Please use this identifier to cite or link to this item:
|Title:||Phosphorylation of Acetyl-CoA Carboxylase by AMPK Reduces Renal Fibrosis and Is Essential for the Anti-Fibrotic Effect of Metformin.|
|Authors:||Lee, Mardiana;Katerelos, Marina;Gleich, Kurt;Galic, Sandra;Kemp, Bruce E;Mount, Peter F;Power, David A|
|Affiliation:||Kidney Laboratory, Department of Nephrology, The University of Melbourne, Heidelberg and Fitzroy, Victoria, Australia|
Department of Medicine, The University of Melbourne, Heidelberg and Fitzroy, Victoria, Australia
St. Vincent's Institute of Medical Research, Fitzroy, Victoria, Australia
Mary MacKillop Institute for Health Research, Australian Catholic University, Fitzroy, Victoria, Australia
Institute for Breathing and Sleep, Austin Health, Heidelberg, Victoria, Australia
|Citation:||Journal of the American Society of Nephrology : JASN 2018; online first: 5 July|
|Abstract:||Expression of genes regulating fatty acid metabolism is reduced in tubular epithelial cells from kidneys with tubulointerstitial fibrosis (TIF), thus decreasing the energy produced by fatty acid oxidation (FAO). Acetyl-CoA carboxylase (ACC), a target for the energy-sensing AMP-activating protein kinase (AMPK), is the major controller of the rate of FAO within cells. Metformin has a well described antifibrotic effect, and increases phosphorylation of ACC by AMPK, thereby increasing FAO. We evaluated phosphorylation of ACC in cell and mouse nephropathy models, as well as the effects of metformin administration in mice with and without mutations that reduce ACC phosphorylation. Reduced phosphorylation of ACC on the AMPK site Ser79 occurred in both tubular epithelial cells treated with folate to mimic cellular injury and in wild-type (WT) mice after induction of the folic acid nephropathy model. When this effect was exaggerated in mice with knock-in (KI) Ser to Ala mutations of the phosphorylation sites in ACC, lipid accumulation and fibrosis increased significantly compared with WT. The effect of ACC phosphorylation on fibrosis was confirmed in the unilateral ureteric obstruction model, which showed significantly increased lipid accumulation and fibrosis in the KI mice. Metformin use was associated with significantly reduced fibrosis and lipid accumulation in WT mice. In contrast, in the KI mice, the drug was associated with worsened fibrosis. These data indicate that reduced phosphorylation of ACC after renal injury contributes to the development of TIF, and that phosphorylation of ACC is required for metformin's antifibrotic action in the kidney.|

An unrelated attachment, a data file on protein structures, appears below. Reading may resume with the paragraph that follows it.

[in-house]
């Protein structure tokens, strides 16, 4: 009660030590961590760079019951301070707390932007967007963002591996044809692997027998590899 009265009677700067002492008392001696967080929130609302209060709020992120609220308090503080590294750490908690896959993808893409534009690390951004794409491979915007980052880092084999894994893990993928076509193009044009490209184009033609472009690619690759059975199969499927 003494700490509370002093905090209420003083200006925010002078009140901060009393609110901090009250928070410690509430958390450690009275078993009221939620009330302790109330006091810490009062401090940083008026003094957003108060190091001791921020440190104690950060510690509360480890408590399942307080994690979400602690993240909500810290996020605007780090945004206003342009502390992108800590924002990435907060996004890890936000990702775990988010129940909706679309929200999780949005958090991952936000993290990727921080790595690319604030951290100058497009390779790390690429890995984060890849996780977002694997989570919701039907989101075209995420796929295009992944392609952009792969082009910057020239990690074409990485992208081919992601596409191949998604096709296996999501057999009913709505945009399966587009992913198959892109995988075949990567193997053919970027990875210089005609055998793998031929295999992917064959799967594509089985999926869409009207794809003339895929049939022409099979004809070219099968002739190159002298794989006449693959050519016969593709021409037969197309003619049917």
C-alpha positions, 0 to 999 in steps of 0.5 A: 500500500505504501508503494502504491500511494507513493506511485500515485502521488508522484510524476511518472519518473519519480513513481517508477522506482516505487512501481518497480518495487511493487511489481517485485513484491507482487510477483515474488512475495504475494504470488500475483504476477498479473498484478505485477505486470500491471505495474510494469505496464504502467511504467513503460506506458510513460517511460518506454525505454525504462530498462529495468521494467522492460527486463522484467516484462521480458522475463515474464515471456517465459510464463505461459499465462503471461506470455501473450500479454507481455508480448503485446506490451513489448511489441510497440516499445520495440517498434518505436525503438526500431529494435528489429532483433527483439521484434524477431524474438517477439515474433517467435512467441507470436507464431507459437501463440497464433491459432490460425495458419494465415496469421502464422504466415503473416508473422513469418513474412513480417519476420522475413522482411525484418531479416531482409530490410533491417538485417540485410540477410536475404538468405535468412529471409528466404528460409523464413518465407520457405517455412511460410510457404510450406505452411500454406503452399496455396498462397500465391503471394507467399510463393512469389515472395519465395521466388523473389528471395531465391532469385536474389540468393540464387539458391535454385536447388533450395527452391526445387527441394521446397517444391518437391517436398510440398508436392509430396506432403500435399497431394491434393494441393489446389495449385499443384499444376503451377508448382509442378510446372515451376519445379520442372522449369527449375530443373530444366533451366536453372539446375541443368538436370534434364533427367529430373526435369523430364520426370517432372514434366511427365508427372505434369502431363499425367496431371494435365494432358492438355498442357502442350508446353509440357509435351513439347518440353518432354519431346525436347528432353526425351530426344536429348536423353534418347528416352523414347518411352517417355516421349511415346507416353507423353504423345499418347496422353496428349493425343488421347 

fatty acid oxidation
|Appears in Collections:||Journal articles|
Files in This Item:
There are no files associated with this item.
Items in AHRO are protected by copyright, with all rights reserved, unless otherwise indicated.